Reduced compensation for dismissed LIAT pilot

ST JOHN’S, Antigua – The near six year wait for justice has ended for former LIAT pilot Captain Michael Blackburn.

However, Blackburn, the former head of LIAT’s pilots’ union, did not get the level of financial compensation he was hoping for.

In its decision handed down this week, the Industrial Court of Antigua and Barbuda ruled that Blackburn significantly contributed to his own dismissal and that his compensation should be reduced by 65 percent, a statement from LIAT Friday afternoon revealed.

Without going into details on the compensation package, the airline also reported that the court was of the view that Blackburn’s assertions and pronouncements about his then employer and its management during the radio programmes did not advance the harmonious and symbiotic relationship between the pilots’ union and LIAT.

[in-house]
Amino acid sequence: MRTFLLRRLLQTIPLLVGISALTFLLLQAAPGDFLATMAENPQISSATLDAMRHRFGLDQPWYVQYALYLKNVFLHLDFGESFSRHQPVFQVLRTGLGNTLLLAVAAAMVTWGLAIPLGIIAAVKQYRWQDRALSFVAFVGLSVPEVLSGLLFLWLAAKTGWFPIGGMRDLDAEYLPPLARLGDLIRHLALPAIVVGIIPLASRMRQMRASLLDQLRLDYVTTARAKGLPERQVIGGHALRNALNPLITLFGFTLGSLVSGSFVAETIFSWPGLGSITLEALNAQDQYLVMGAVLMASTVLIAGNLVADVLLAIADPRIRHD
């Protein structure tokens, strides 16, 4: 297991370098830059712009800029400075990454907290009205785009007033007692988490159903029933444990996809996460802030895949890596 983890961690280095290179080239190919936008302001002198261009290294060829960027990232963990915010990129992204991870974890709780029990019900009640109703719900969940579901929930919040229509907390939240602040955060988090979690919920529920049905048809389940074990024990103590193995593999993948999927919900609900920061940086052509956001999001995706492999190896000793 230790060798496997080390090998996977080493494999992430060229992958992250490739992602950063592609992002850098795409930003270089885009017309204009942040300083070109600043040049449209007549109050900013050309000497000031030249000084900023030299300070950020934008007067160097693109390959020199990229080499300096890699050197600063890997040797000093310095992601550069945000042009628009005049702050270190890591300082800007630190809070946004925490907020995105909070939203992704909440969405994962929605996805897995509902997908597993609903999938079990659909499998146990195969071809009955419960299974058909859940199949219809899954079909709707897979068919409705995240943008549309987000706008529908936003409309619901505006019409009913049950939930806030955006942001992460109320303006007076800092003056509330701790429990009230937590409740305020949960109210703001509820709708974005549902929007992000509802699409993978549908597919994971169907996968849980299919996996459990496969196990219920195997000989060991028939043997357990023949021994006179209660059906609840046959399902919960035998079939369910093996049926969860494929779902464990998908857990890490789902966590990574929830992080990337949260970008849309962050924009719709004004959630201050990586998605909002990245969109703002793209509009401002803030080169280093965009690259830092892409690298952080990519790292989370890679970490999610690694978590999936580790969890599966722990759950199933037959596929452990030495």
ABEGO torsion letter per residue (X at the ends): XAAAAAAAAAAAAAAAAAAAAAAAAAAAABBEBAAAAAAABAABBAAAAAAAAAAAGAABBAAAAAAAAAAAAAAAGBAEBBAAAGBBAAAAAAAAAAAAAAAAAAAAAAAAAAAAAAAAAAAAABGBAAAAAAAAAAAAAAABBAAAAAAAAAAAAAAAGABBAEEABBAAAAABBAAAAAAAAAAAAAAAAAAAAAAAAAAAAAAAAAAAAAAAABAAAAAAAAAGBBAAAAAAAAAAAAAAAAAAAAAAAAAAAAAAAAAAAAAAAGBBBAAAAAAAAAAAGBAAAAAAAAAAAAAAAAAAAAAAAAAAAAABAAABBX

“As the then chairman of the union, the employee’s conduct was contrary to good industrial relations principles and practices,” the LIAT statement said, pointing out that the court in its judgment had provided guidance on the employment relationship and had confirmed that there were certain types of misconduct which were considered serious enough to warrant summary dismissal.

“The court also stated that there is an implied term of mutual trust and confidence which imposes a reciprocal duty on both employer and employee not to engage in conduct calculated or likely to destroy or seriously damage the relationship of trust and confidence between them.

“The judgment noted further that there is an implied obligation on each employee to serve his employer loyally and not to act contrary to the employer’s interest,” the Antigua-based carrier said.

When contacted Friday evening, Blackburn’s attorney Ruggles Ferguson was about to board a plane and promised to comment at a later date on the ruling, while Blackburn could not be reached for comment.

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